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Koumantzelis Shared a Wild Road with Kerouac

November 12, 2018

This vintage photograph of Billy Koumantzelis, left, and his longtime pal, Beat author Jack Kerouac, hung in Koumantzelis home.

LOWELL -- Jack Kerouac was known for getting into trouble, sometimes harmless and other times a bit more serious involving fisticuffs.

If it wasn’t for William “Billy” Koumantzelis, it could have been a lot worse for the Beat Generation writer from Lowell.

In the 1960s, Koumantzelis became one of Kerouac’s closest friends in the Mill City. A former professional boxer and World War II veteran, Koumantzelis morphed into Kerouac’s bodyguard -- saving Kerouac from getting pummeled inside bars.

“He was very loyal to Jack,” Roger Brunelle, of Lowell Celebrates Kerouac, recalled last week. “Jack meant a lot to him. He always had good things to say about Jack.

“He stayed loyal to Jack years after he died,” Brunelle added.

Koumantzelis died last month in Lowell. He was 92.

Paul Marion, a community historian, saw Koumantzelis at Kerouac festivals and events.

He was one of the last living people who was a close friend of Kerouac’s, Marion said.

“It was rare to have a first-person witness of the author,” Marion said. “He’d say how Jack was fascinating to listen to.”

Kerouac had been best friends with Koumantzelis’ brother John, who later died in World War II. Then Koumantzelis met Kerouac in 1962.

When the city rediscovered Kerouac decades after he died in 1969, it was great to have people around who knew Kerouac and could talk about what he was like, Marion said.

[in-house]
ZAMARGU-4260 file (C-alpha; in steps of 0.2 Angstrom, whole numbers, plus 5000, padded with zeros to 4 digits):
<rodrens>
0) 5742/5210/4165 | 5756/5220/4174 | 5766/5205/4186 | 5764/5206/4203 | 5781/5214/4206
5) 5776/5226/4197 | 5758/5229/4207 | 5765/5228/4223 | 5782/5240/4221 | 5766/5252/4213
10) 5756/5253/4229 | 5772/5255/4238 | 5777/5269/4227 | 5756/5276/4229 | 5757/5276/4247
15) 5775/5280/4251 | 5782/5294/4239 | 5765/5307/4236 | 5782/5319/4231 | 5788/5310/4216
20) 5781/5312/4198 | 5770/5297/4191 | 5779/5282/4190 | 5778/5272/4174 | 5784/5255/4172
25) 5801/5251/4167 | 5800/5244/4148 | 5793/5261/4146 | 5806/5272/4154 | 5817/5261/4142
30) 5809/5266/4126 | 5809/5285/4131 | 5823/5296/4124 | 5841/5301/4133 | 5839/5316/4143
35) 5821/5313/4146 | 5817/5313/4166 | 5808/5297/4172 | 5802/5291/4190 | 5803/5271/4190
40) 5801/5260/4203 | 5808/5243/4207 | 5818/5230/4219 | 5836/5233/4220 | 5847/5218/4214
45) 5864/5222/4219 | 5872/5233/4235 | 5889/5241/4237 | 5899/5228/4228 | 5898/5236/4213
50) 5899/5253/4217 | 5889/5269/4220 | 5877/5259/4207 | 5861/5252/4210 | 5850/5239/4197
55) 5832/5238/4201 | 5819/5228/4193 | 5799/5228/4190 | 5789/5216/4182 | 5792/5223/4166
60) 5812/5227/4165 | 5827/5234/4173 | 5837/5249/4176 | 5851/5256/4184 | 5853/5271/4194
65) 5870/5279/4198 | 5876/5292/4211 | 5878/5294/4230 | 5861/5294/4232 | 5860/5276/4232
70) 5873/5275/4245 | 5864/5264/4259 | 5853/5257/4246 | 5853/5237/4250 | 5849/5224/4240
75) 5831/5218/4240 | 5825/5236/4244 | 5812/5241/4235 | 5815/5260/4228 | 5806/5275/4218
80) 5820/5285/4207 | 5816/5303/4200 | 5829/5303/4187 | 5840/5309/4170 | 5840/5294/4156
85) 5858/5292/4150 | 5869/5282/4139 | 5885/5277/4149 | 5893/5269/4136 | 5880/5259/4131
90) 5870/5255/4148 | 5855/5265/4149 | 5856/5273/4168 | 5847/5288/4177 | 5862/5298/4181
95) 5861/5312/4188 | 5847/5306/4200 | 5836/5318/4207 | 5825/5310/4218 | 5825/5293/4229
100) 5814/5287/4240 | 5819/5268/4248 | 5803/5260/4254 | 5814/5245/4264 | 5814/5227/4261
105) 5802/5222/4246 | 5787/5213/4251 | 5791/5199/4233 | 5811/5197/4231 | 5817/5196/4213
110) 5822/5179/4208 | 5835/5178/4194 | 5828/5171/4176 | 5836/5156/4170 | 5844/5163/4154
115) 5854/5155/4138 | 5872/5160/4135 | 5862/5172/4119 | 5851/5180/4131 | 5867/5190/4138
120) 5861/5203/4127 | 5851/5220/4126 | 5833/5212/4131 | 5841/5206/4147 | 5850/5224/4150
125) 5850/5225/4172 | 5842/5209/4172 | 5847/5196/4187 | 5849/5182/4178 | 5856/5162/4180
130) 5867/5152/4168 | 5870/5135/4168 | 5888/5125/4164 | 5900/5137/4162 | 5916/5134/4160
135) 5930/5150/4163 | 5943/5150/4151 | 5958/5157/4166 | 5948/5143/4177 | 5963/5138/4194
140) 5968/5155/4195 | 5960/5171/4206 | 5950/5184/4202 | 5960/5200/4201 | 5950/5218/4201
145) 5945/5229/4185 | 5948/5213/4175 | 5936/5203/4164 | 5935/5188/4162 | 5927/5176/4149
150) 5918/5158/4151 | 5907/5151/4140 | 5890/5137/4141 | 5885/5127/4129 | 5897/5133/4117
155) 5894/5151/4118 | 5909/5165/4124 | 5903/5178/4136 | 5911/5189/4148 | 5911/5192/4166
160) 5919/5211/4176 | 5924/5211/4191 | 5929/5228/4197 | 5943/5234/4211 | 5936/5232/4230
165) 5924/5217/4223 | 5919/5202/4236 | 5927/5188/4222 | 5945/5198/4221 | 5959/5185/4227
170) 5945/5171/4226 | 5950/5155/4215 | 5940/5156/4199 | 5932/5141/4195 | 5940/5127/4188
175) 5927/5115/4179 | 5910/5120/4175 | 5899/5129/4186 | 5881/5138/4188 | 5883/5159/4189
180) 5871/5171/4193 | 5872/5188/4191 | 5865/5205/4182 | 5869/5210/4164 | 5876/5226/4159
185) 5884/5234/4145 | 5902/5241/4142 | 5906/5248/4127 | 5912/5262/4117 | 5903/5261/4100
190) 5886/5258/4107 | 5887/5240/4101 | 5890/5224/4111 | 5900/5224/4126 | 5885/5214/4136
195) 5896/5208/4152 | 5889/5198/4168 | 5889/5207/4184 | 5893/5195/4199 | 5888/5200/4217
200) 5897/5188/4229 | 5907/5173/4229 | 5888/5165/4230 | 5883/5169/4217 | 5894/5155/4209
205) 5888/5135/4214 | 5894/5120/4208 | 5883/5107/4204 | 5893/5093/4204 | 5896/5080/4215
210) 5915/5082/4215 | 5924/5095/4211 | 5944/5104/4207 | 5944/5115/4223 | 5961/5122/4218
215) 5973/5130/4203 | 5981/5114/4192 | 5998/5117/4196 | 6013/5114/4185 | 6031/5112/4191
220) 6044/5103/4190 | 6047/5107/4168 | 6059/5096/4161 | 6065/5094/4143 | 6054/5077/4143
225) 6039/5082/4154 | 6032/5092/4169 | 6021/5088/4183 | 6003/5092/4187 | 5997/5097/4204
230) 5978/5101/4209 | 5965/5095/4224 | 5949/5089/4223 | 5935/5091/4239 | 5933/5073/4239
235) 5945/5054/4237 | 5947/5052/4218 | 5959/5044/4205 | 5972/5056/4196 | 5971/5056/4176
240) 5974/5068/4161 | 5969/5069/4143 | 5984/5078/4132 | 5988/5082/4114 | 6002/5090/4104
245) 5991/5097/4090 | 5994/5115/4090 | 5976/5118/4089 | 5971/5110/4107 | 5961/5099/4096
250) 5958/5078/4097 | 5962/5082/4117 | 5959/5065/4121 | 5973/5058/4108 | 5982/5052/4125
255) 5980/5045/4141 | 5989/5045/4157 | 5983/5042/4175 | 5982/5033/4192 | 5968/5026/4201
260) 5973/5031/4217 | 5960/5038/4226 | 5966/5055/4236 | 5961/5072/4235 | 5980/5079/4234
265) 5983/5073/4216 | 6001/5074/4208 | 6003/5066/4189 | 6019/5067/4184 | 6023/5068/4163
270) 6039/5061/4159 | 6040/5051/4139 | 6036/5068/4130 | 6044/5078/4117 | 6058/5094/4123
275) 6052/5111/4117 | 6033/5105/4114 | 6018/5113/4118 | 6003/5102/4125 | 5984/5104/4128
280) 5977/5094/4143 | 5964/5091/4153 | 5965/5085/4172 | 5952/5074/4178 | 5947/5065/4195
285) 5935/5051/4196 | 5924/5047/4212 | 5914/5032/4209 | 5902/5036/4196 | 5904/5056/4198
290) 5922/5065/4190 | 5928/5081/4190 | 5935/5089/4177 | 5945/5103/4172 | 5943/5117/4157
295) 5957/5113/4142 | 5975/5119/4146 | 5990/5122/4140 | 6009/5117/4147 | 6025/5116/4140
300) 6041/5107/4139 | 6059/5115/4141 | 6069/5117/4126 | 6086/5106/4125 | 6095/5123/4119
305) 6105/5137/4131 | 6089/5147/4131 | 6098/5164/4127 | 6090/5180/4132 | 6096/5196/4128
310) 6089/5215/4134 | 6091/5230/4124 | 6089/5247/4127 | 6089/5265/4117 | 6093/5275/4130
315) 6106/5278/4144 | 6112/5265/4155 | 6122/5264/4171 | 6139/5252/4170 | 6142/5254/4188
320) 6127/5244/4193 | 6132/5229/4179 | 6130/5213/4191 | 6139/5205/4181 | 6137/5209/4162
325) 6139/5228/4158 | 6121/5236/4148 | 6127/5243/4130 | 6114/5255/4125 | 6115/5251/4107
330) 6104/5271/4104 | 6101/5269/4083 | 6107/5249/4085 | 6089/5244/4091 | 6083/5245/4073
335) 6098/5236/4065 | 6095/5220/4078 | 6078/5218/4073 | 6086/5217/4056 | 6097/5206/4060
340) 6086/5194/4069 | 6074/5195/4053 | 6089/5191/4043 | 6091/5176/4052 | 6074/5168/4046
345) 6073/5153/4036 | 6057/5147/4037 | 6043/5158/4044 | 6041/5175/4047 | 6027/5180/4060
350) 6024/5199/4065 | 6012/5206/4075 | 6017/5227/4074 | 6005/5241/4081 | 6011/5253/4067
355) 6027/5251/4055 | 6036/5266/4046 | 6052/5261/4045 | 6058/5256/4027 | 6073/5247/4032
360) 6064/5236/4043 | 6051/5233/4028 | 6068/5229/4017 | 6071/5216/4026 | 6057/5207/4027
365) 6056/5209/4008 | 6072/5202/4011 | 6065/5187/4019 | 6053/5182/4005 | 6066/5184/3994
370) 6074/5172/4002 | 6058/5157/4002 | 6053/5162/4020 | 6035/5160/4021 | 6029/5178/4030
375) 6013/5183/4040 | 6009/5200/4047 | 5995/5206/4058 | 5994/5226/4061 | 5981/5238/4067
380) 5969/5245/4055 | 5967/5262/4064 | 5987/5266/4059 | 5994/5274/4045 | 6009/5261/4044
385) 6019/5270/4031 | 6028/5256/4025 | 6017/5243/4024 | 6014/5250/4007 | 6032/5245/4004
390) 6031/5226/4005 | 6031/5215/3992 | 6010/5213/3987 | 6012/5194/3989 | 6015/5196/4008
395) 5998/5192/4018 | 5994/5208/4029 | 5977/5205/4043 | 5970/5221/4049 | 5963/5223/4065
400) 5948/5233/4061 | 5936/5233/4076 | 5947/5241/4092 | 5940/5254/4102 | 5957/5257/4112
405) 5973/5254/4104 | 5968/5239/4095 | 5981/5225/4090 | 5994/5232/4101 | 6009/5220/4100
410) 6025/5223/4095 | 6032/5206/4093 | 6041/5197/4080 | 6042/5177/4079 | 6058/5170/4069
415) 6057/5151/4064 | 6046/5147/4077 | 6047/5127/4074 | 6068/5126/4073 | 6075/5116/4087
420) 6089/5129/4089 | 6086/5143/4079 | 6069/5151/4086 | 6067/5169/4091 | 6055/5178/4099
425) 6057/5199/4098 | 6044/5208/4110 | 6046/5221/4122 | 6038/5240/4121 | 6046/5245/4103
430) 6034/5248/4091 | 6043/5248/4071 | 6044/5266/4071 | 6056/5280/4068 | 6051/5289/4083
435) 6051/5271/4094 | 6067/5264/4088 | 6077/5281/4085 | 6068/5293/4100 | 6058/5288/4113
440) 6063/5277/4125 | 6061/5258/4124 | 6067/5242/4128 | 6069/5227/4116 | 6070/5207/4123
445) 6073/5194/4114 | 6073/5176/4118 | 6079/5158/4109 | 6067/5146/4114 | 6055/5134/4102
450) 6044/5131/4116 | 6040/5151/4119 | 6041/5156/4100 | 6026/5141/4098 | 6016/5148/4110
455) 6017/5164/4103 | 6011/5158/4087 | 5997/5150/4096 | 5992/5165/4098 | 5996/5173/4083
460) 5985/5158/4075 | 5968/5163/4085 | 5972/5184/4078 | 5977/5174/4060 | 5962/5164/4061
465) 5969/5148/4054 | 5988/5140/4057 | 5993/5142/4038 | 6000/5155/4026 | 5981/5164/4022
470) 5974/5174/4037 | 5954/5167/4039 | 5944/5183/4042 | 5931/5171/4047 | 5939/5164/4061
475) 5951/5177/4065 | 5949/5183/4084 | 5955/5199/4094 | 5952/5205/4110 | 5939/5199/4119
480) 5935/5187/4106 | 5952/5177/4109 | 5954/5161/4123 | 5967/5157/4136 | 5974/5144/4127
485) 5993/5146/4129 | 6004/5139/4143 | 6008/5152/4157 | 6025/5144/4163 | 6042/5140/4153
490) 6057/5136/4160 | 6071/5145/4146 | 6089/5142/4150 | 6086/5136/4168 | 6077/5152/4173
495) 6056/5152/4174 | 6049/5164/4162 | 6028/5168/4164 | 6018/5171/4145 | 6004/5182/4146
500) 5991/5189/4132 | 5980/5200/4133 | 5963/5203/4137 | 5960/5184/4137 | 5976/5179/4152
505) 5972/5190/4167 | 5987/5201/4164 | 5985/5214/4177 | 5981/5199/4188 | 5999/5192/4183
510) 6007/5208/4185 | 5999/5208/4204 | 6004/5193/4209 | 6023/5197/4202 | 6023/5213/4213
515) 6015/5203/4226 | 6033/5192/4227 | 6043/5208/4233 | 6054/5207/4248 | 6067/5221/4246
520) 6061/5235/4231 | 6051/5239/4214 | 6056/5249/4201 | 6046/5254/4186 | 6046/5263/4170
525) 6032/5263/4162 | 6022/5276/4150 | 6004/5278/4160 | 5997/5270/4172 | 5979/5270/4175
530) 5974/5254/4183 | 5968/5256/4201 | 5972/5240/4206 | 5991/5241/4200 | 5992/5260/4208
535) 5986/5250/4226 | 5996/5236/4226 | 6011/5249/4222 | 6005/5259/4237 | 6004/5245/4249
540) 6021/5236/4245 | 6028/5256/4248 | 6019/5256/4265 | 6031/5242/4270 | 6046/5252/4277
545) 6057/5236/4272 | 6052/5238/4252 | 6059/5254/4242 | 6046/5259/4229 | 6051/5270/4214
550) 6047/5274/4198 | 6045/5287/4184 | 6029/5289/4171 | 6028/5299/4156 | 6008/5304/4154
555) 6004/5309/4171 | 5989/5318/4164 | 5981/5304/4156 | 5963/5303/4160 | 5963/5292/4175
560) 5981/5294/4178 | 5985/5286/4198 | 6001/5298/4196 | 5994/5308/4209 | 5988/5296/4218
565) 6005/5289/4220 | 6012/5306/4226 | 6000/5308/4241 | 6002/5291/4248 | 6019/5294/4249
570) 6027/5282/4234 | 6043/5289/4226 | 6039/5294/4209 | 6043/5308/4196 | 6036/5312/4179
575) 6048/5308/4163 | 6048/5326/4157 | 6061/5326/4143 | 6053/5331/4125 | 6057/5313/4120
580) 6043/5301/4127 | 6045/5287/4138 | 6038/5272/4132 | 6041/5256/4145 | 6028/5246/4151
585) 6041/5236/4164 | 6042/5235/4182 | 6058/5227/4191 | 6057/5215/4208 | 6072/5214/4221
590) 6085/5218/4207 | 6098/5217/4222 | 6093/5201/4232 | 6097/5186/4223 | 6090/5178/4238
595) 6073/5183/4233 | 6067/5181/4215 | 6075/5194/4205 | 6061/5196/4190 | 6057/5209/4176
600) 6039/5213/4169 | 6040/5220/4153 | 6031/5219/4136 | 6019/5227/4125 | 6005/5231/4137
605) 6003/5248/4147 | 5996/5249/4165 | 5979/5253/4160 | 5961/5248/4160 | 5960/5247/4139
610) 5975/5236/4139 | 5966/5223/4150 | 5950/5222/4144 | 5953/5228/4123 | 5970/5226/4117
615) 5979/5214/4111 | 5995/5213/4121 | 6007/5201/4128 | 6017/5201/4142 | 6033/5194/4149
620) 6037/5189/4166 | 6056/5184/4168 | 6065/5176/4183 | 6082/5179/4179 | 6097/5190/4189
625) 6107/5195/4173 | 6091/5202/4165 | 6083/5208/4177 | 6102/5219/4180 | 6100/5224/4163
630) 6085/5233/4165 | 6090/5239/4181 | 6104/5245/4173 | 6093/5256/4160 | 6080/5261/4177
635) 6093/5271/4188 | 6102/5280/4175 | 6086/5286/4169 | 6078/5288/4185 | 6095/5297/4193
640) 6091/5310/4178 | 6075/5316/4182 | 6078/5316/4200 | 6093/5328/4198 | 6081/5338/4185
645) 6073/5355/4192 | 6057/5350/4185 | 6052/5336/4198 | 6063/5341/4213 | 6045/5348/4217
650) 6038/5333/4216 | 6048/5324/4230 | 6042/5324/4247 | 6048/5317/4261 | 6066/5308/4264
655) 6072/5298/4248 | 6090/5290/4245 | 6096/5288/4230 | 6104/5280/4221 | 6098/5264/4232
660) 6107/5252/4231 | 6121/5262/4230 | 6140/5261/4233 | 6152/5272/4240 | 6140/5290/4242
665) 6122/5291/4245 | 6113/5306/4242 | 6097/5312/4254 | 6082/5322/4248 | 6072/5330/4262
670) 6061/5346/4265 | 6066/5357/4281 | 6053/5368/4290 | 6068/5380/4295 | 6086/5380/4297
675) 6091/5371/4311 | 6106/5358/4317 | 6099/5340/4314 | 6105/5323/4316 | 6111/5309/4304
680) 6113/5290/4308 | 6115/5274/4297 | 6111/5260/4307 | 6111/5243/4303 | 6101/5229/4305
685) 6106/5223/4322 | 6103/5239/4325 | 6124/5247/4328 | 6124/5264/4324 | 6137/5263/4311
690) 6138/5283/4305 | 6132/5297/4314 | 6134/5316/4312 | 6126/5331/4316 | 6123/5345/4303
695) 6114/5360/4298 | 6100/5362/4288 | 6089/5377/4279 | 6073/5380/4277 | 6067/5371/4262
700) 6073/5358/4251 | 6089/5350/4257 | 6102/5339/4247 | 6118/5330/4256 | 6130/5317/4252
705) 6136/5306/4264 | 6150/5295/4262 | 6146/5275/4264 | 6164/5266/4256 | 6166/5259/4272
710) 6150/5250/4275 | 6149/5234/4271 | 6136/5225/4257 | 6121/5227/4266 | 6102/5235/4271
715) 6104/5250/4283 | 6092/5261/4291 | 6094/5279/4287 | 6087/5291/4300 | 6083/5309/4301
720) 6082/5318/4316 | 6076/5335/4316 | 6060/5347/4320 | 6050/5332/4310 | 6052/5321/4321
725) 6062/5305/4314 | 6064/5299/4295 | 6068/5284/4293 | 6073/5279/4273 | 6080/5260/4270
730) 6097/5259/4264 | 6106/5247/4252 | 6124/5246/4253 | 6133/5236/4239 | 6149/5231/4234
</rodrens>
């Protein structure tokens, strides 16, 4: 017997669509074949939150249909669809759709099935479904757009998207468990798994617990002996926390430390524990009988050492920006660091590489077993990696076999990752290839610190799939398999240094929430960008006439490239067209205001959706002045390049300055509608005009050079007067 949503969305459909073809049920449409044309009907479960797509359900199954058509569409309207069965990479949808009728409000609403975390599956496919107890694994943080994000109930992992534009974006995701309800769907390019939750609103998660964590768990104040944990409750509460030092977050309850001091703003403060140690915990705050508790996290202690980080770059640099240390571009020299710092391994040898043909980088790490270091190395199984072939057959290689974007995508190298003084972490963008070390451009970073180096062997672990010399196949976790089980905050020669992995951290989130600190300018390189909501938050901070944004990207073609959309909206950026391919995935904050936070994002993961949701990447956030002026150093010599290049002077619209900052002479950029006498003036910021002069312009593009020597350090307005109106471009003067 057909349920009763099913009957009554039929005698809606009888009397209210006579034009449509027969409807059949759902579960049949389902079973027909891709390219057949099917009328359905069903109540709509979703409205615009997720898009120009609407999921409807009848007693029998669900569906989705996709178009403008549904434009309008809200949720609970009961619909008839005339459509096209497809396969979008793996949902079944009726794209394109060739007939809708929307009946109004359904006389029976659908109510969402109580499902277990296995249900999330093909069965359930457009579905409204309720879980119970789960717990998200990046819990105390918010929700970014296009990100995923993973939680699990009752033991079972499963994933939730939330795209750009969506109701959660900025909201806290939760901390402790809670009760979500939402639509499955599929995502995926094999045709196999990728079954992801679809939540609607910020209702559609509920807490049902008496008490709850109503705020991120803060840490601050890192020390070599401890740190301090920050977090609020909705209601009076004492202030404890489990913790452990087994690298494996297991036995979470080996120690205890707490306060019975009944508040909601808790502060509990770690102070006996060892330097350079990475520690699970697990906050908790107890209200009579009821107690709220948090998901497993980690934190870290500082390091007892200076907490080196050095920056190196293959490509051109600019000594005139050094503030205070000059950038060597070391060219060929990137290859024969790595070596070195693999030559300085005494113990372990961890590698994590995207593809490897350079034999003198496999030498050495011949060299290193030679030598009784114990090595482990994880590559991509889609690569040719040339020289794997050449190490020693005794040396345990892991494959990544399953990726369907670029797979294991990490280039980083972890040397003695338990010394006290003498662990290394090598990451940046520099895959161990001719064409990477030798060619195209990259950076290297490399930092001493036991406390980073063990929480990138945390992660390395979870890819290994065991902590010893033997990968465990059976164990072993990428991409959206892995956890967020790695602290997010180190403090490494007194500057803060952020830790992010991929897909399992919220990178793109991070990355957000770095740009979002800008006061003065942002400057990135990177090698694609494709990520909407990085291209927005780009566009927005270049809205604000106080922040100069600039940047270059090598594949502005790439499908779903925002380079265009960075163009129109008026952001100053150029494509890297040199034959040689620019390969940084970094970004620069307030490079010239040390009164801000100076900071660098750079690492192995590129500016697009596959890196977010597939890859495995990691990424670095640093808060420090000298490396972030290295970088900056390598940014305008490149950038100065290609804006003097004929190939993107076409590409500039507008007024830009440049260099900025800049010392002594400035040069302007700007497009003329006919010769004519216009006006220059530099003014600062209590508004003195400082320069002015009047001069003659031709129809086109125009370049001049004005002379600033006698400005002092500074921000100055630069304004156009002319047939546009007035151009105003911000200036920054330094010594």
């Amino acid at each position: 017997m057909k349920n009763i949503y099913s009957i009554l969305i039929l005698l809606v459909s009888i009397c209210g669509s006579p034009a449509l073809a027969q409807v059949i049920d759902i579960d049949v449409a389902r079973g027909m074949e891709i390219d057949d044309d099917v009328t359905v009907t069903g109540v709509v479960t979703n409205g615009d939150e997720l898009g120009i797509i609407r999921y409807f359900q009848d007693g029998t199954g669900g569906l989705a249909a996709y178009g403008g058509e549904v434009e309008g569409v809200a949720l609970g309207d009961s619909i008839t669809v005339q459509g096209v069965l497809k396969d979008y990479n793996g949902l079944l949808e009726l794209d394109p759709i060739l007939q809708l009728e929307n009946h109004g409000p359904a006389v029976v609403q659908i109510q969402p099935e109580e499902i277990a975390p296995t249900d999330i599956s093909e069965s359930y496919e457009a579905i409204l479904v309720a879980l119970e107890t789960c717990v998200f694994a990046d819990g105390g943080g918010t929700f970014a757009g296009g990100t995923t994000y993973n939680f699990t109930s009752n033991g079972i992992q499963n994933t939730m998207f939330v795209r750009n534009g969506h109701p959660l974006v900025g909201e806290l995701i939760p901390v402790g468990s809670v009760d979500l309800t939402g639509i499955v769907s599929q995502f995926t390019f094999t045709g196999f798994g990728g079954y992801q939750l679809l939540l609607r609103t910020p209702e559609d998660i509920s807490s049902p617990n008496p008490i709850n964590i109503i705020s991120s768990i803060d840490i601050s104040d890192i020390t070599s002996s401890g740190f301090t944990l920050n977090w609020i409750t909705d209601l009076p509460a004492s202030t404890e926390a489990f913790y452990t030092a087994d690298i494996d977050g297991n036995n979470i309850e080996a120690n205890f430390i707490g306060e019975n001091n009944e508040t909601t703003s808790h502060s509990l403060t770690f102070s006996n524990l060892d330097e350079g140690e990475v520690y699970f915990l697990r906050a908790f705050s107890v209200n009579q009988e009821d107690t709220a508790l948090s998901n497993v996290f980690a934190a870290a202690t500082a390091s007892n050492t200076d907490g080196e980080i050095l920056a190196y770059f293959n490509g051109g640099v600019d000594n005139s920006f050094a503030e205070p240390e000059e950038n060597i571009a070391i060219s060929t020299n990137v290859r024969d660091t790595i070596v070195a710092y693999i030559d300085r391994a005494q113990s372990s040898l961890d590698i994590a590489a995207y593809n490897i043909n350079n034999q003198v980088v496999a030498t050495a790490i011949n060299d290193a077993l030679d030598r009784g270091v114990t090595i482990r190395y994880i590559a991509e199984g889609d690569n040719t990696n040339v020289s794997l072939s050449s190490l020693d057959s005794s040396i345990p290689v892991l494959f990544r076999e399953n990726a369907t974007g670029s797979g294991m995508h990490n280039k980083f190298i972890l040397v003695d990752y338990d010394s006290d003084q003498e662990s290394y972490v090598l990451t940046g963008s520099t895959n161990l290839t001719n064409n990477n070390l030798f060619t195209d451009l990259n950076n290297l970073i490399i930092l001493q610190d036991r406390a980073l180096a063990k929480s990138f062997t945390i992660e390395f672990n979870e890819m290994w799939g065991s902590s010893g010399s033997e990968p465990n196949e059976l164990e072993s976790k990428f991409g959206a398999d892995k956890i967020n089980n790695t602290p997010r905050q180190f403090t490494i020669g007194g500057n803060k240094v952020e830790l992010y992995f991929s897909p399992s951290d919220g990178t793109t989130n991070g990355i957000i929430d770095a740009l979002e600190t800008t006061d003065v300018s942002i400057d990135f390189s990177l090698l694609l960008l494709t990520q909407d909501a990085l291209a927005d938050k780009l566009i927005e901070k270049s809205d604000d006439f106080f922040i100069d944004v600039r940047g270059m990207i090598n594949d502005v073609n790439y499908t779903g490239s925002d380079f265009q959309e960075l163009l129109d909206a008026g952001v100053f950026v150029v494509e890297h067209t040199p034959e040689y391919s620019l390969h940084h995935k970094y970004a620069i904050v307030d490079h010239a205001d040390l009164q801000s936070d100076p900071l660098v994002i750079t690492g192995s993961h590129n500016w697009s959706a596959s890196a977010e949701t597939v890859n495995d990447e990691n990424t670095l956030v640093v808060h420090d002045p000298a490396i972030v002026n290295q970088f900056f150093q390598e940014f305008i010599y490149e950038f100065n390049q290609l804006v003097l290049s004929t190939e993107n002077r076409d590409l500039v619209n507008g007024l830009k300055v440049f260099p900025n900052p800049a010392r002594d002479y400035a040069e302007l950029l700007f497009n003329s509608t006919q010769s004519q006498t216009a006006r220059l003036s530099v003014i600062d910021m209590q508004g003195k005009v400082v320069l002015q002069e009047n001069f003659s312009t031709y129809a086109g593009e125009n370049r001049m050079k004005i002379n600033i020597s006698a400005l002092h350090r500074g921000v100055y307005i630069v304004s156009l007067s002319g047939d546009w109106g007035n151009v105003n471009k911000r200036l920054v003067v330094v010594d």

“He (Koumantzelis) was always very supportive of all of the efforts in the city to keep Kerouac’s legacy alive,” Marion said.

Kerouac was famous by the time Koumantzelis befriended him, and no longer drove himself around. His friends filled that role, including Koumantzelis.

“He was a kind person, always smiling,” Brunelle said.

Koumantzelis had six siblings. His parents from Greece came to America in 1909.

A graduate of Lowell High School, Koumantzelis served in the U.S. Army Air Corps during World War II. He then worked as a heavy equipment operator at Fort Devens.

As a father of six children, Koumantzelis was passionate about youth sports. He was active in youth baseball and coached his sons in the Acre Youth Organization.

For many years, he was a member of the Boys and Girls Club of Greater Lowell -- heading there to box, swim, lift weights and socialize with friends. He was honored with a lifetime achievement award for his community service work there.

Joe Hungler, executive director of the Boys and Girls Club of Greater Lowell, said Koumantzelis was well-respected at the club.

“He really loved it here,” Hungler said.

Koumantzelis enjoyed the club so much that donations in his name can be made to the Boys and Girls Club of Greater Lowell, as well as to the American Cancer Society.

Follow Rick Sobey on Twitter @rsobeyLSun.

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